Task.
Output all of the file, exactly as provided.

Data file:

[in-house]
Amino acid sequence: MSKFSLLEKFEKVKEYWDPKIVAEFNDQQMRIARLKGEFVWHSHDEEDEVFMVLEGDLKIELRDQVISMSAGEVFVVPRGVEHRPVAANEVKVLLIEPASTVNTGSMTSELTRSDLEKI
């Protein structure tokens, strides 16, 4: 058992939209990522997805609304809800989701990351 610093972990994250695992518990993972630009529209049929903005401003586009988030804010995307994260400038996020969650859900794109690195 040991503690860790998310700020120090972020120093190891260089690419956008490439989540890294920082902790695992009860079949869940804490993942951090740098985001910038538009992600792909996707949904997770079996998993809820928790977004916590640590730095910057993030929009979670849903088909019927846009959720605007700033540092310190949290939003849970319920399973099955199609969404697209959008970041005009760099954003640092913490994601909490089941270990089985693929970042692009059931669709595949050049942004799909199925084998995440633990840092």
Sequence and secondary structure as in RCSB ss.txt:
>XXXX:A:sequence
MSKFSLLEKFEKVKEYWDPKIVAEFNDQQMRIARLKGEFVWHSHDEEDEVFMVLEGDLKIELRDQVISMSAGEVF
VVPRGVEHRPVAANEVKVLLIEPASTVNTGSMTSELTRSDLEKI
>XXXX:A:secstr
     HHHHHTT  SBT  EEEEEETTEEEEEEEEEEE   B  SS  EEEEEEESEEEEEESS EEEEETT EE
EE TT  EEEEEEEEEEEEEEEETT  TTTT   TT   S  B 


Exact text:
[in-house]
Amino acid sequence: MSKFSLLEKFEKVKEYWDPKIVAEFNDQQMRIARLKGEFVWHSHDEEDEVFMVLEGDLKIELRDQVISMSAGEVFVVPRGVEHRPVAANEVKVLLIEPASTVNTGSMTSELTRSDLEKI
């Protein structure tokens, strides 16, 4: 058992939209990522997805609304809800989701990351 610093972990994250695992518990993972630009529209049929903005401003586009988030804010995307994260400038996020969650859900794109690195 040991503690860790998310700020120090972020120093190891260089690419956008490439989540890294920082902790695992009860079949869940804490993942951090740098985001910038538009992600792909996707949904997770079996998993809820928790977004916590640590730095910057993030929009979670849903088909019927846009959720605007700033540092310190949290939003849970319920399973099955199609969404697209959008970041005009760099954003640092913490994601909490089941270990089985693929970042692009059931669709595949050049942004799909199925084998995440633990840092």
Sequence and secondary structure as in RCSB ss.txt:
>XXXX:A:sequence
MSKFSLLEKFEKVKEYWDPKIVAEFNDQQMRIARLKGEFVWHSHDEEDEVFMVLEGDLKIELRDQVISMSAGEVF
VVPRGVEHRPVAANEVKVLLIEPASTVNTGSMTSELTRSDLEKI
>XXXX:A:secstr
     HHHHHTT  SBT  EEEEEETTEEEEEEEEEEE   B  SS  EEEEEEESEEEEEESS EEEEETT EE
EE TT  EEEEEEEEEEEEEEEETT  TTTT   TT   S  B 